Before we dive too deep into an explanation of how to set the most effective tempo for strength gains, it’s important to get an understanding of how tempo is measured in these cases. There are various tempos, so it’s important to know what the numbers really mean. In the case of 1010, the first number defines the amount of time spent in the eccentric phase, or the “relaxing” phase of the exercise. The 0 indicates the amount of time spent pausing after the relaxation phase. The third digit signifies the length of time spent in the concentric phase, or the phase in which the muscle being exercised is flexed. The final digit signifies the amount of time spent pausing after the concentric phase. To help visualize this, in a pushup, the eccentric phase is bending your arms and lowering yourself toward the ground, and the concentric phase is pushing yourself back up. So, at a 1010 tempo, one second is spent going down, then one second is spent going up, with no pauses before or after either of these motions. For a 4010 tempo, 4 seconds are spent bending the arms and going down toward the ground, and one is spent pushing up. For exercises that demand explosiveness and fast flexing, the tempo may include an “X” instead of a number. This is commonly seen in the Olympics where X0X0 tempo lifts are commonly performed; explosive eccentric and concentric phases, with no pauses before or after either. For hypertrophy exercises and attempts at mass gain, the most effective and commonly used tempo is 40X0.

When taking tempo into consideration, changes can be made to the amount of time your muscles are spending under tension. Time Under Tension, or TUT, is a measure of how long a muscle, or group of muscles, is under the weight of the load. When it comes to strength training and maximizing muscle mass, more TUT is necessary. For strength training with kettlebells, 40-70 seconds of TUT is the optimal time period, anything shorter than this would result in lesser hypertrophic gains. Basic math can be done to see the difference in Time Under Tension between tempo and non-tempo training. Taking a look at the real-world variance in the different tempos that are used is a good way to paint a picture for why it’s so important to include tempo training into your kettlebell workouts for strength gains. For a typical 1010 kettlebell overhead press for example, a single rep will take approximately one second to push and one second to relax, making the total length of the rep 2 seconds. Over the course of about 12 reps per set, this equates to 24 seconds of TUT. However, if you are adhering to tempo training, the length of a single rep will change. If switching to a 40X0 tempo kettlebell press, the flex will be immediate and there will be no pause at the apex before dropping the weight back down and relaxing for 4 seconds. When the kettlebell returns to the resting position, there is no pause and it is immediately lifted for the next rep. The total time for this rep is about 5 seconds, with a total of 60 seconds of TUT for a set of 12 reps. When taking tempo into account, the same weight, reps and sets can be used to achieve better strength training results. This is why tempo training is so important for real mass and strength gains. If you’re only taking into account reps and sets and disregarding the time taken to complete each of these, you will be missing out on making large strength and mass gains in your kettlebell workout.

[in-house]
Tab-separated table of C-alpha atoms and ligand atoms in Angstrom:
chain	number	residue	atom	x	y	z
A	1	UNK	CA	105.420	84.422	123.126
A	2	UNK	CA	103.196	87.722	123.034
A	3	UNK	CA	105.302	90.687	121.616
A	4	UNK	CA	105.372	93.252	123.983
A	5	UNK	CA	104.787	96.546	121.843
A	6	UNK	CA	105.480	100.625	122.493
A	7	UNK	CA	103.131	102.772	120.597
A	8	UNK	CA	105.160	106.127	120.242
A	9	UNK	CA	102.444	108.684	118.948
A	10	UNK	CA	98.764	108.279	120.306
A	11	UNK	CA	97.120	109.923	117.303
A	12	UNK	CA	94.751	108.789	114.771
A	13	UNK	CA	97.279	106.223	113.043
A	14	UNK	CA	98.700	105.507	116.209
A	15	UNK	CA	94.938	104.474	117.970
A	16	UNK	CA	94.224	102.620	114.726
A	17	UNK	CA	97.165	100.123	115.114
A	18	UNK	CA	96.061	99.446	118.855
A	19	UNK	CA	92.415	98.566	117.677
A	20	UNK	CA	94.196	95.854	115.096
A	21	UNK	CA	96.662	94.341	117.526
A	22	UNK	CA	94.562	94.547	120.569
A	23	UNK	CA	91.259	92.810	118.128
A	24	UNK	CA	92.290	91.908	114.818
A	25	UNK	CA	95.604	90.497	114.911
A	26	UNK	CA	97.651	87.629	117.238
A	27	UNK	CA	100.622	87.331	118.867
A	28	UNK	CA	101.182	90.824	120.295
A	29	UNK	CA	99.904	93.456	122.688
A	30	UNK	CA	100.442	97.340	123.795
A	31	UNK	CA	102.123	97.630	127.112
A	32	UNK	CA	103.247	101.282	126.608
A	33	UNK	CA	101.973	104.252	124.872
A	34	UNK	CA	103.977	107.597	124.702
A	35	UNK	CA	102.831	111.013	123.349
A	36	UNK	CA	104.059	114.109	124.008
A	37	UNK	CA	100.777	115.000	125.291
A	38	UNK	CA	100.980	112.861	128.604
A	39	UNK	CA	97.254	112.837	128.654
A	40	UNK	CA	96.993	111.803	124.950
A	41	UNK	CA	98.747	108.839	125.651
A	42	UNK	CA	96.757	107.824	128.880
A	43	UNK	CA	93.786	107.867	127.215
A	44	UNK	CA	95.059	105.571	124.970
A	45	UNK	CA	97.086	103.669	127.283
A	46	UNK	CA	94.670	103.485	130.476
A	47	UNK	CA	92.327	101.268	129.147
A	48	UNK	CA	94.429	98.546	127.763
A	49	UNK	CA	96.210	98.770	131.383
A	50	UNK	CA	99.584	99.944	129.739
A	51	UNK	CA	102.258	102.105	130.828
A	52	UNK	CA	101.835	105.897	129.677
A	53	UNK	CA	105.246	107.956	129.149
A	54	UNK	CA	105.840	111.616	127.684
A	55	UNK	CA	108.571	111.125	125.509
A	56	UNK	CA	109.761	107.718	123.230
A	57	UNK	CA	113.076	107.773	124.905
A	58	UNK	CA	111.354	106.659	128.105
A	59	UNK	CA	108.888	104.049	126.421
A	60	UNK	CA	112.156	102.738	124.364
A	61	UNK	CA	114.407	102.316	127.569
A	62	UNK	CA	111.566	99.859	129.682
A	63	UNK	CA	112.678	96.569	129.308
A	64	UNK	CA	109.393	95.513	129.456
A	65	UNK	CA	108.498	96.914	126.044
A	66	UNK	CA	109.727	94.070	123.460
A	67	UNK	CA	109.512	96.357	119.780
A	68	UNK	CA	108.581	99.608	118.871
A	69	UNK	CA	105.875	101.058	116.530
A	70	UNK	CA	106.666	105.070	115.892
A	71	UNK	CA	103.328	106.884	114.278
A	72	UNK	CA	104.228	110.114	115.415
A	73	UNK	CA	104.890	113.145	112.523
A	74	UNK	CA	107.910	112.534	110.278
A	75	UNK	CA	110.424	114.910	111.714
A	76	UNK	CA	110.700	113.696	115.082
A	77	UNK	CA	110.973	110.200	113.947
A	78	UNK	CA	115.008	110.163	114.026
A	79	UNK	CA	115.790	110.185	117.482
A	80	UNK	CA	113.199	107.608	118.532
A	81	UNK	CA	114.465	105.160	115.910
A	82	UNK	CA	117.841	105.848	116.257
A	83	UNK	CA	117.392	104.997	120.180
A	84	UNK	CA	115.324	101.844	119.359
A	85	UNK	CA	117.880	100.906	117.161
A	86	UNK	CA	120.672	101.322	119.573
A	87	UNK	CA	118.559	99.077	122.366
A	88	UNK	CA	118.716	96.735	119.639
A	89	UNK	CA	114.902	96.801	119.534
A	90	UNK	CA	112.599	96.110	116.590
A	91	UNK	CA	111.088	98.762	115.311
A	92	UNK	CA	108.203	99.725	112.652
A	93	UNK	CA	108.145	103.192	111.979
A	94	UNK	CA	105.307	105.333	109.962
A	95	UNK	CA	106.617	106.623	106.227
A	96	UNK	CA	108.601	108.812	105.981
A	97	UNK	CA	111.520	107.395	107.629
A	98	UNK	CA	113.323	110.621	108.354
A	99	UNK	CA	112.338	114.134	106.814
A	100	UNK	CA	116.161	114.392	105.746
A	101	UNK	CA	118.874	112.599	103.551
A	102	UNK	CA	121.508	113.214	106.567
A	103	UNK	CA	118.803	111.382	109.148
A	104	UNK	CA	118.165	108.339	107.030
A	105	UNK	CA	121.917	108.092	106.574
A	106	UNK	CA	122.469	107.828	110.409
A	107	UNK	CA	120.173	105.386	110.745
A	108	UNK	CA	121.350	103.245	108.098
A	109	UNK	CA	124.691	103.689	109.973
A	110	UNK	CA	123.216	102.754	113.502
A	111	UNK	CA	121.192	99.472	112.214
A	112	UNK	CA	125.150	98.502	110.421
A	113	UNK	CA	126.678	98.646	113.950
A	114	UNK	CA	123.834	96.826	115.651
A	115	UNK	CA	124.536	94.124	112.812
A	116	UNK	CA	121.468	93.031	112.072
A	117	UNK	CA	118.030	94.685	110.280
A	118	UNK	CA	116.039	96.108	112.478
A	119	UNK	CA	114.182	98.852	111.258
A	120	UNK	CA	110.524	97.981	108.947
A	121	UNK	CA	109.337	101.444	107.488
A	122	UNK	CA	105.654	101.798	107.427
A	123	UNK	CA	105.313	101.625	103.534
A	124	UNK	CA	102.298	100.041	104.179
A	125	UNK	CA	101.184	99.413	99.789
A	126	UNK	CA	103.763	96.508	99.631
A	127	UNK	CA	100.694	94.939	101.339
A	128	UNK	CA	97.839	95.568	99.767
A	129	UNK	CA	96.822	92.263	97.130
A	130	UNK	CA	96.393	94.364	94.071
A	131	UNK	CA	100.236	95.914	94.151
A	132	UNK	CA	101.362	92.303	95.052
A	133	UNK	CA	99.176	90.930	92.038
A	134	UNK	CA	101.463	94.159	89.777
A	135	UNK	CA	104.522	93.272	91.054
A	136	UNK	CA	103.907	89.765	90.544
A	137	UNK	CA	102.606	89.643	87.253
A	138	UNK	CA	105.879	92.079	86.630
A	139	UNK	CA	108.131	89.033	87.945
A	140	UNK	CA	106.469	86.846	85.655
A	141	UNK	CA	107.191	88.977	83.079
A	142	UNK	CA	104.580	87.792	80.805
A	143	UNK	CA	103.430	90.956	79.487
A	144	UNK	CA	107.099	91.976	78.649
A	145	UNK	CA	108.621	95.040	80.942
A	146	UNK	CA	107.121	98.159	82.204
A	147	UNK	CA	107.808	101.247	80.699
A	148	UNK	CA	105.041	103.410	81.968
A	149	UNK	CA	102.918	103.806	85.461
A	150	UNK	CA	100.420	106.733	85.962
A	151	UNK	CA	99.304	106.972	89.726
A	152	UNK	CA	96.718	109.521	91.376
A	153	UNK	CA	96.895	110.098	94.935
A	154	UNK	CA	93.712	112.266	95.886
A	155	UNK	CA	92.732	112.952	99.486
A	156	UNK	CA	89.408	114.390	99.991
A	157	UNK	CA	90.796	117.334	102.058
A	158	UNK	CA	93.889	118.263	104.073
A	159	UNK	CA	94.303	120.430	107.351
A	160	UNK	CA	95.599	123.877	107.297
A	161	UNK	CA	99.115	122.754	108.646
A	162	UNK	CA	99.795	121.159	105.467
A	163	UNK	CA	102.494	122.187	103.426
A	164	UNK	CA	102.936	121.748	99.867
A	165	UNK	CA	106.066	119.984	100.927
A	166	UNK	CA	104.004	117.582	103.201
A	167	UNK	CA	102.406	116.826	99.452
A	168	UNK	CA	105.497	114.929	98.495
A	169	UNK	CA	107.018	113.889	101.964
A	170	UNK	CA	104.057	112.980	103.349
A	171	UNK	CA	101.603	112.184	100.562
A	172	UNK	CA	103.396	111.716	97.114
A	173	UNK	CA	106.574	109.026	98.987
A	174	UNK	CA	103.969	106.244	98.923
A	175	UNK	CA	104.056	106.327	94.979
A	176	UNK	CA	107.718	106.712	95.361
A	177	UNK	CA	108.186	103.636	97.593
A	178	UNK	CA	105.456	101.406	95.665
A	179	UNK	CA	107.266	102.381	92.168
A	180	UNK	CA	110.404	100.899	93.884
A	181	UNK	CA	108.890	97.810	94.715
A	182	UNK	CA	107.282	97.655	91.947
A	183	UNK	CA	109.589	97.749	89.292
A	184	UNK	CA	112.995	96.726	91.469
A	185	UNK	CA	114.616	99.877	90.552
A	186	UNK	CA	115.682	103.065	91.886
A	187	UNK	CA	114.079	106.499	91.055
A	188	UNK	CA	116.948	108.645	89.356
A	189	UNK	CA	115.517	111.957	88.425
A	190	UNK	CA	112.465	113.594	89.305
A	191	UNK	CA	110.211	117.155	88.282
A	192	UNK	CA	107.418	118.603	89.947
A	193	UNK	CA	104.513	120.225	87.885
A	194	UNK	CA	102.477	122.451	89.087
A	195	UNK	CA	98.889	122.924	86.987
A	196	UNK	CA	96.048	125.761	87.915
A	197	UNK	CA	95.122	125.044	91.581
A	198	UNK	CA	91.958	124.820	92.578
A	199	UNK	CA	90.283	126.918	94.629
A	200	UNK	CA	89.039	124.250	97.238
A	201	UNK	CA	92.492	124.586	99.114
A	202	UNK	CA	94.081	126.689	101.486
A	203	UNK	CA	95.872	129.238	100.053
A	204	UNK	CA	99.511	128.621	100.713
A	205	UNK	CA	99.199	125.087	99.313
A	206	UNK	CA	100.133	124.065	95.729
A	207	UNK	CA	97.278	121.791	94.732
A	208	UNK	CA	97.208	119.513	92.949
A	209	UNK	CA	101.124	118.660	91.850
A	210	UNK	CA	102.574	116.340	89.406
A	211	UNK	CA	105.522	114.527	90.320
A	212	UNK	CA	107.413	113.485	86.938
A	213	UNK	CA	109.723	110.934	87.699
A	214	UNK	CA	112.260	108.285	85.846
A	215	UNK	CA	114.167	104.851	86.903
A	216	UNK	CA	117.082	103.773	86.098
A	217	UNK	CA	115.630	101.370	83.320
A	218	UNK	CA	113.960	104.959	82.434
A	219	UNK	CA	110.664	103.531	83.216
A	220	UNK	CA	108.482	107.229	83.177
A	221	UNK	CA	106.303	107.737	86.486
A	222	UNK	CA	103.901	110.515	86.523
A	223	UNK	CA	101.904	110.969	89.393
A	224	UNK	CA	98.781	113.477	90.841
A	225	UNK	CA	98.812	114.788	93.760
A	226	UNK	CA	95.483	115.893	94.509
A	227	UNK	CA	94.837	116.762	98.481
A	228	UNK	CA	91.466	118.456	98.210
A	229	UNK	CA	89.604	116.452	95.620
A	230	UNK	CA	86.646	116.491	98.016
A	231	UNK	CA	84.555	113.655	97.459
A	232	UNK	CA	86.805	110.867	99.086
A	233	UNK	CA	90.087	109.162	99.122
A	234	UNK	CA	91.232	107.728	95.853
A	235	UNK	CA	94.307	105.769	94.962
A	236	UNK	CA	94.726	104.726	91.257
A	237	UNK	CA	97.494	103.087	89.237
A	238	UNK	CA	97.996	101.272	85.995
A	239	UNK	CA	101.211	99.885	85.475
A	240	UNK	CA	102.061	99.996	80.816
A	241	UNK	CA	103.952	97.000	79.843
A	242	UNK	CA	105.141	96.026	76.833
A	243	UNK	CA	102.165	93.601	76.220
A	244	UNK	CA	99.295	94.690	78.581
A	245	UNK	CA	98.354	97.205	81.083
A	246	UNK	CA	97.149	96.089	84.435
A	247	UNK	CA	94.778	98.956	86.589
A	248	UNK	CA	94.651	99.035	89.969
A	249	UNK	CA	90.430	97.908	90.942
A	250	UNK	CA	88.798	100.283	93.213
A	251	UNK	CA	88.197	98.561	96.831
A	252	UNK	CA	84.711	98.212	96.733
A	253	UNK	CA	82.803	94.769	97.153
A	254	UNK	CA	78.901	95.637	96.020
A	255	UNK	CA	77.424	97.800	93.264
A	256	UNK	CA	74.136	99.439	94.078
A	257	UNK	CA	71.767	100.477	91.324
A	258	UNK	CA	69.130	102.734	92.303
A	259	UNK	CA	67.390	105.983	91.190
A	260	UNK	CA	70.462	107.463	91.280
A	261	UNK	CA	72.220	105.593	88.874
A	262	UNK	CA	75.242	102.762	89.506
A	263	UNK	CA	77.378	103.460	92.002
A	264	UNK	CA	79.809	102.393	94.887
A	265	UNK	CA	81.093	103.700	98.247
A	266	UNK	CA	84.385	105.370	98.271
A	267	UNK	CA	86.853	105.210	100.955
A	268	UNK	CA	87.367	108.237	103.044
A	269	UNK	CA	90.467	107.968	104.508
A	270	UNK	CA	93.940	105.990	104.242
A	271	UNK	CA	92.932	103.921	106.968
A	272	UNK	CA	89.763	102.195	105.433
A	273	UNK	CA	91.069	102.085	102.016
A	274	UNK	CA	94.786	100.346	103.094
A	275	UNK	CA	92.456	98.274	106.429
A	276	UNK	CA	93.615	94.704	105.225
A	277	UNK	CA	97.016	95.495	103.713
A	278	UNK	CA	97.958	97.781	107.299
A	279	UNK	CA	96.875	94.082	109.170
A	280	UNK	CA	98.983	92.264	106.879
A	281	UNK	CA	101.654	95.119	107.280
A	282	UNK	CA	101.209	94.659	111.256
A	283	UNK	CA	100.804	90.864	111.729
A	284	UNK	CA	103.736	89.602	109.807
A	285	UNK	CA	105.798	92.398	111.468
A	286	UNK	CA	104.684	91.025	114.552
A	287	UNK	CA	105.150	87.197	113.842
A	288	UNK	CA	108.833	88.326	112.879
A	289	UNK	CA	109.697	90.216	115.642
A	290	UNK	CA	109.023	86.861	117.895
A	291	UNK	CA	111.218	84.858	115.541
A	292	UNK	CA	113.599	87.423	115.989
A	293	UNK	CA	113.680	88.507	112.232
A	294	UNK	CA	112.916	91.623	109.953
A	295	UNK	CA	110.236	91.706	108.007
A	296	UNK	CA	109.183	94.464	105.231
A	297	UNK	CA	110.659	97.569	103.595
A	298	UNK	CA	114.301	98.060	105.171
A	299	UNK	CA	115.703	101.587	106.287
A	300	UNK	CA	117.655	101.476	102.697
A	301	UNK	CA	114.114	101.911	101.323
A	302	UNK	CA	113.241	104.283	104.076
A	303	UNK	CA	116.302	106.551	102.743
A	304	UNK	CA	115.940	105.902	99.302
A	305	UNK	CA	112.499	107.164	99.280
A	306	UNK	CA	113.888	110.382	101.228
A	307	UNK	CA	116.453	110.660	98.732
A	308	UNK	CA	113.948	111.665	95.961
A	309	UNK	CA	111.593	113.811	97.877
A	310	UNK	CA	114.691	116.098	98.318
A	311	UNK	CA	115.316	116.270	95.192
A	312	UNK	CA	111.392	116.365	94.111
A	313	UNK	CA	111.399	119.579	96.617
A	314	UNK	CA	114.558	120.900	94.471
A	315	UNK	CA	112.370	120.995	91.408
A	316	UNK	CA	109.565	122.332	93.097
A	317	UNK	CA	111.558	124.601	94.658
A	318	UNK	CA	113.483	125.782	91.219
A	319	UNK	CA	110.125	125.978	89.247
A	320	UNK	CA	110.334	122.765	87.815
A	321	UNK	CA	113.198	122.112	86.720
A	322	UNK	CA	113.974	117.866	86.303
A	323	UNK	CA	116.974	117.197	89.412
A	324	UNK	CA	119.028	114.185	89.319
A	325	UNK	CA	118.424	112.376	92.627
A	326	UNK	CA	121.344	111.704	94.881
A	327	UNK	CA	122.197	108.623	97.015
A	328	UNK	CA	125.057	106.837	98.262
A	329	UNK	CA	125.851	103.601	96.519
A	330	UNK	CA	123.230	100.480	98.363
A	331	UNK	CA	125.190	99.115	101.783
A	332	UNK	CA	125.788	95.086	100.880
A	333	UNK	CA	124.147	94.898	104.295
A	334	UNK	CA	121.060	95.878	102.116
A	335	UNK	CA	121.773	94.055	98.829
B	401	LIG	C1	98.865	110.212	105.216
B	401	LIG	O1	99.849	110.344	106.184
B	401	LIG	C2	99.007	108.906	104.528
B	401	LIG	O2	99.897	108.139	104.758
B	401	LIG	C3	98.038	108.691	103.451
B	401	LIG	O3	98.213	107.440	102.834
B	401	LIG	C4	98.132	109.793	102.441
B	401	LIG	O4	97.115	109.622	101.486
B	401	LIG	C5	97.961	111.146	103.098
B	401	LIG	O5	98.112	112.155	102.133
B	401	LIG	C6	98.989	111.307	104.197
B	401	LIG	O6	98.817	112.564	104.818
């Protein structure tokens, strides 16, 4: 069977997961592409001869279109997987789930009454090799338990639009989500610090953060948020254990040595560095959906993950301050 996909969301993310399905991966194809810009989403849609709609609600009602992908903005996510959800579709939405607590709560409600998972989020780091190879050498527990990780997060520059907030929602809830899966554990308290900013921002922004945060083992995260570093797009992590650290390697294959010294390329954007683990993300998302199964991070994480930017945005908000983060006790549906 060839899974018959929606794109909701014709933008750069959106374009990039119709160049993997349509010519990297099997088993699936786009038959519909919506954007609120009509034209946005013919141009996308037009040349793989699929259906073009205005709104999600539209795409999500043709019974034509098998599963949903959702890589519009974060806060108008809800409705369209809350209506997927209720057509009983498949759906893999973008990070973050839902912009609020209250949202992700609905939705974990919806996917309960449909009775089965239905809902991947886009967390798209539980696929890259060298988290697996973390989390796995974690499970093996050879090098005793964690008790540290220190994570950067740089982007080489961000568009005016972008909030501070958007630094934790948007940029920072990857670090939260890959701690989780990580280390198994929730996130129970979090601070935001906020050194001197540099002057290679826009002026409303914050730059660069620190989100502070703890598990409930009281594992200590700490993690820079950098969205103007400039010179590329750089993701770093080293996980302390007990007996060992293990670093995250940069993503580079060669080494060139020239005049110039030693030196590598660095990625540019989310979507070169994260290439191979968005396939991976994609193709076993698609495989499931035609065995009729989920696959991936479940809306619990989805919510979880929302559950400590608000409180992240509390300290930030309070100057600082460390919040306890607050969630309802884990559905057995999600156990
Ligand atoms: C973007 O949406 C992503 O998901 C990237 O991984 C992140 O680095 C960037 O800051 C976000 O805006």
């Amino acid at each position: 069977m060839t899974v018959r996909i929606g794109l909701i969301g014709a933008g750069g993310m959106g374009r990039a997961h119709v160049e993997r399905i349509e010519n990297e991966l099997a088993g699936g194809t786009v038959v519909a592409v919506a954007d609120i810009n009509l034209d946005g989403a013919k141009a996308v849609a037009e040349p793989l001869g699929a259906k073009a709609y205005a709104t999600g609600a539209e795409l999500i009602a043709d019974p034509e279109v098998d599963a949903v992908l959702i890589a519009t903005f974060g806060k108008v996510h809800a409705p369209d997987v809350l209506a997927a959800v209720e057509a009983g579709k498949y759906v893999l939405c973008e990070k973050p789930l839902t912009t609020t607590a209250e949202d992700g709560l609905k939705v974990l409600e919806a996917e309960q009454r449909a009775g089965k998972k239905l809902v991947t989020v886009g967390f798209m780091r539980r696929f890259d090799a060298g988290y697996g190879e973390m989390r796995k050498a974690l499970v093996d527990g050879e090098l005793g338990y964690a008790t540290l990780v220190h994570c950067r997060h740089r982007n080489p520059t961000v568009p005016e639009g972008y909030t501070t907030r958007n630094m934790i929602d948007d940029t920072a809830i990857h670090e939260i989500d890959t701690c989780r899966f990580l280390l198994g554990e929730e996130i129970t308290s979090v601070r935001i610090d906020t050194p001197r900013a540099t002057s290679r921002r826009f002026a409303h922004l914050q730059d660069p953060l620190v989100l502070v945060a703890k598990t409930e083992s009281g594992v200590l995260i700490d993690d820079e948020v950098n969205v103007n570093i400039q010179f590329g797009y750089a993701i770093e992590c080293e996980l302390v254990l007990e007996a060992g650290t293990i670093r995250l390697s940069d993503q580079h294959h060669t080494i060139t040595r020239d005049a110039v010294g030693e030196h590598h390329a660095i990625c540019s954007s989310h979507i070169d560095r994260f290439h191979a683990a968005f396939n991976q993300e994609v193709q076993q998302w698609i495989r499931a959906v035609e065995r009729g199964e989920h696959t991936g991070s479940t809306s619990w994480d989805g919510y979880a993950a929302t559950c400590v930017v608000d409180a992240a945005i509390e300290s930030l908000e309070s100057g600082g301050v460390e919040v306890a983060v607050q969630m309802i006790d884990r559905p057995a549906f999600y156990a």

When your goals are to increase strength and mass, many people often increase the weight of the kettlebell that they are using and make adjustments to sets and reps to maximize muscle gains. Although this is an effective way to increase strength, it’s important to note that tempo can also be altered to get the most out of each rep. Although it may take more concentration, tempo training is one of the most effective ways to successfully reach your strength training goals with kettlebells.

Recovery Spin

I started away from the house and left the sub division and onto the bike path. As I made my way down I climbed landscaping boulders and rolled over small snow hills that are left over from winter… oh wait, it’s still winter! Anyway, I was having a great time on the bike, as recovery days should be. I made my way over the bridge that crosses a section of the lake I live by and proceeded to leave the bike path for pedestrians walking their dogs and themselves. Occasionally I would hit a nice rock garden that the fat bike would completely absorb.

Up ahead I notice a significant snow hill at the end of a parking lot, it was in the shade so I figured I would give it a go, and it ended up being awesome! I made it up two snow peaks and back down to the parking lot. As I approached the other end of the parking lot I noticed another snow pile, this time out in the open and in the sun, I inspected the back side to make sure there was not a big drop off. I still had a funny feeling about it but proceeded to gain speed on my second approach, this was steeper and I was going to need a little more speed to get over the top. Not doing the math, warmer temps, snow pile in the sun equals soft snow, I ended up sinking in near the top and going over the handlebars! I am sure a few people in their cars passing by got a great laugh!

I continued on to Lake Michigan and then on the way back home I found a new two track that was recently made and had some cool wooden planks in place to get over a marshy section. This was a great new experience, not sure I want to try and cross the railroad bridge over the river…